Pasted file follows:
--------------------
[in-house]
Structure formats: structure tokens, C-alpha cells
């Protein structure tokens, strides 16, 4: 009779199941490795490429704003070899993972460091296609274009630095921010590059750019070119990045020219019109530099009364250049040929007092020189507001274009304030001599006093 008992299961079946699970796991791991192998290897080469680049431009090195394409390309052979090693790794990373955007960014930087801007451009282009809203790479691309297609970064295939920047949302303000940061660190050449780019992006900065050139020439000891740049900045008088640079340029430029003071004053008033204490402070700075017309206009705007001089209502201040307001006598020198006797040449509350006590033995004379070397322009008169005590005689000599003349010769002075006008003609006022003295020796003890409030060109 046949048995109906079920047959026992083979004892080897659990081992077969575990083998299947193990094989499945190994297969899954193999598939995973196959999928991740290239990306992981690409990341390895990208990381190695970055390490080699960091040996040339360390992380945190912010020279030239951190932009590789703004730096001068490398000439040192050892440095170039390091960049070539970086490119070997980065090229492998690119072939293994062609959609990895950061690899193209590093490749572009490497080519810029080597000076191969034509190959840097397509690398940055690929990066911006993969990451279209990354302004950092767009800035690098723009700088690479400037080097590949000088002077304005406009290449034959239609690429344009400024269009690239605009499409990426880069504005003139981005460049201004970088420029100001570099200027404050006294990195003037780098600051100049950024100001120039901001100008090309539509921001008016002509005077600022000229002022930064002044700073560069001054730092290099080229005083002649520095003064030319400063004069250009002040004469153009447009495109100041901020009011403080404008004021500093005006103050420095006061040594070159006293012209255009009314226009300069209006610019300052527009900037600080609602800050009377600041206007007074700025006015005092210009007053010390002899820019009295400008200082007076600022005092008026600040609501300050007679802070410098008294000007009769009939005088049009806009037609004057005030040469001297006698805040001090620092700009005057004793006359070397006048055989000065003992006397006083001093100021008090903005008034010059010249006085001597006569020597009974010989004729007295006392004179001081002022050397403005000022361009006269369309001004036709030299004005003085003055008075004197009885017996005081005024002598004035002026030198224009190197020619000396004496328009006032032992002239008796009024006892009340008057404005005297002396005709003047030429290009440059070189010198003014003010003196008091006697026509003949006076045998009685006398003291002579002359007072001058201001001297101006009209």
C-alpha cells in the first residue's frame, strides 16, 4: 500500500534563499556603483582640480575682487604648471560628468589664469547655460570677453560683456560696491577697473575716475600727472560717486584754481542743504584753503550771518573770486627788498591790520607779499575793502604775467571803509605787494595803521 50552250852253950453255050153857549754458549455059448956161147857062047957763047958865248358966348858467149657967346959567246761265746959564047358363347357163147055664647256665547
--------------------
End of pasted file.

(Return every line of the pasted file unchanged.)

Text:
[in-house]
Structure formats: structure tokens, C-alpha cells
């Protein structure tokens, strides 16, 4: 009779199941490795490429704003070899993972460091296609274009630095921010590059750019070119990045020219019109530099009364250049040929007092020189507001274009304030001599006093 008992299961079946699970796991791991192998290897080469680049431009090195394409390309052979090693790794990373955007960014930087801007451009282009809203790479691309297609970064295939920047949302303000940061660190050449780019992006900065050139020439000891740049900045008088640079340029430029003071004053008033204490402070700075017309206009705007001089209502201040307001006598020198006797040449509350006590033995004379070397322009008169005590005689000599003349010769002075006008003609006022003295020796003890409030060109 046949048995109906079920047959026992083979004892080897659990081992077969575990083998299947193990094989499945190994297969899954193999598939995973196959999928991740290239990306992981690409990341390895990208990381190695970055390490080699960091040996040339360390992380945190912010020279030239951190932009590789703004730096001068490398000439040192050892440095170039390091960049070539970086490119070997980065090229492998690119072939293994062609959609990895950061690899193209590093490749572009490497080519810029080597000076191969034509190959840097397509690398940055690929990066911006993969990451279209990354302004950092767009800035690098723009700088690479400037080097590949000088002077304005406009290449034959239609690429344009400024269009690239605009499409990426880069504005003139981005460049201004970088420029100001570099200027404050006294990195003037780098600051100049950024100001120039901001100008090309539509921001008016002509005077600022000229002022930064002044700073560069001054730092290099080229005083002649520095003064030319400063004069250009002040004469153009447009495109100041901020009011403080404008004021500093005006103050420095006061040594070159006293012209255009009314226009300069209006610019300052527009900037600080609602800050009377600041206007007074700025006015005092210009007053010390002899820019009295400008200082007076600022005092008026600040609501300050007679802070410098008294000007009769009939005088049009806009037609004057005030040469001297006698805040001090620092700009005057004793006359070397006048055989000065003992006397006083001093100021008090903005008034010059010249006085001597006569020597009974010989004729007295006392004179001081002022050397403005000022361009006269369309001004036709030299004005003085003055008075004197009885017996005081005024002598004035002026030198224009190197020619000396004496328009006032032992002239008796009024006892009340008057404005005297002396005709003047030429290009440059070189010198003014003010003196008091006697026509003949006076045998009685006398003291002579002359007072001058201001001297101006009209």
C-alpha cells in the first residue's frame, strides 16, 4: 500500500534563499556603483582640480575682487604648471560628468589664469547655460570677453560683456560696491577697473575716475600727472560717486584754481542743504584753503550771518573770486627788498591790520607779499575793502604775467571803509605787494595803521 50552250852253950453255050153857549754458549455059448956161147857062047957763047958865248358966348858467149657967346959567246761265746959564047358363347357163147055664647256665547